When I was a kid, I spent hours playing “house” and “school” with my cousin and friends. We made up elaborate scenarios like pretending to take all of our kids (dolls) to the grocery store (kitchen pantry) to buy food for the week while our husbands went to the office to make the money to pay for the groceries.
We’d pretend to admonish our children because they asked for too many sweets while complaining our husbands never took us out to dinner.
As I got a little older, playing house evolved into impersonating elementary school teachers, our biggest prop being a double-sided chalkboard and tons of worksheets we’d gather from our own school days. After lecturing to an empty room, our imaginary students would do their work while we graded papers and came up with pretend homework assignments.
By the time I was a pre-teen I was beyond using my imagination to fill my free time. Instead I opted to bike with friends to the local park and play tennis, blindfold each other and guess what was being fed to us (once my best friend gave me a mouthful of dry dog food …YUCK!), and often we’d just hang out on the swing set talking about life.
When I was in high school I had a part-time job scooping ice cream, and I spent a lot of my summer hours babysitting or listening to the radio while slathered in baby oil, gossiping about the latest relationship dramas with my girlfriends.
What did you do for fun when you were a kid?
Nature Valley (the granola bar company) recently came out with a short video asking this same question to three generations of family members. Two of the three generations described activities similar to what I have above, and much of it involved the outdoors. When interviewed, the youngest generation answered: playing video games, texting, and watching multiple episodes of television programming on their iPads.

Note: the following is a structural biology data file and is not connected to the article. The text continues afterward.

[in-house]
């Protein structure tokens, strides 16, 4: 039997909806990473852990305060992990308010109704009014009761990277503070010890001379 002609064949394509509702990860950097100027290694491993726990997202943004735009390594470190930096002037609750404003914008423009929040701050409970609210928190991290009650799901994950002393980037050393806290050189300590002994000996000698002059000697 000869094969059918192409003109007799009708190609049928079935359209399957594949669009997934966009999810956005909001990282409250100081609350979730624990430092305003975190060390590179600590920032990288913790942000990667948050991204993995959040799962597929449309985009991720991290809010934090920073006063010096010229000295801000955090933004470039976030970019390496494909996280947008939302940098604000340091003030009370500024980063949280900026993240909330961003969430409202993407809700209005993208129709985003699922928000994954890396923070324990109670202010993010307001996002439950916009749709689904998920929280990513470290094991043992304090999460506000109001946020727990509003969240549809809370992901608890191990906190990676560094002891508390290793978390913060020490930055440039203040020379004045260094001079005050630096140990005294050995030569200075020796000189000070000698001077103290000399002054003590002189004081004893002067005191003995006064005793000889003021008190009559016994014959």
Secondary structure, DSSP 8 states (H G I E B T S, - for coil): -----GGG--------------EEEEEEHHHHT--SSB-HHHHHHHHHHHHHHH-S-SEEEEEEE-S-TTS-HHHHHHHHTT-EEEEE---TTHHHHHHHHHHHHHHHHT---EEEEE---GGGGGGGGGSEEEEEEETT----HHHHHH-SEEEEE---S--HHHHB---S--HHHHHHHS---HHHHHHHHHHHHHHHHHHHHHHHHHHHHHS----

The gist of the video’s message is that exploring nature and spending time with others outdoors, essentially looking at something other than a screen, will die out with my generation if we don’t pay attention. It is a thought-provoking video.
I know I am not the only parent who has to work at regularly reengaging their children back to the real world. That is not to say they don’t ever do anything other than use technology, but what I’ve observed with the passing of time and the prevalence of electronics is that the majority of days they’d rather sit and communicate with a screen than with their friends, parents and siblings.
Do you know a family like mine? If so, what do they do to help their kids from being continually seduced by technology? I’d love some new, creative ideas because one thing’s for sure … it’s not going away.
Kimberly Muench is a Flower Mound mother of five and author of “My Mothers Footprints: A story of Faith, Calm, Courage, Patience and Grace.” To see more of her work or to contact her, visit www.mymothersfootprints.com.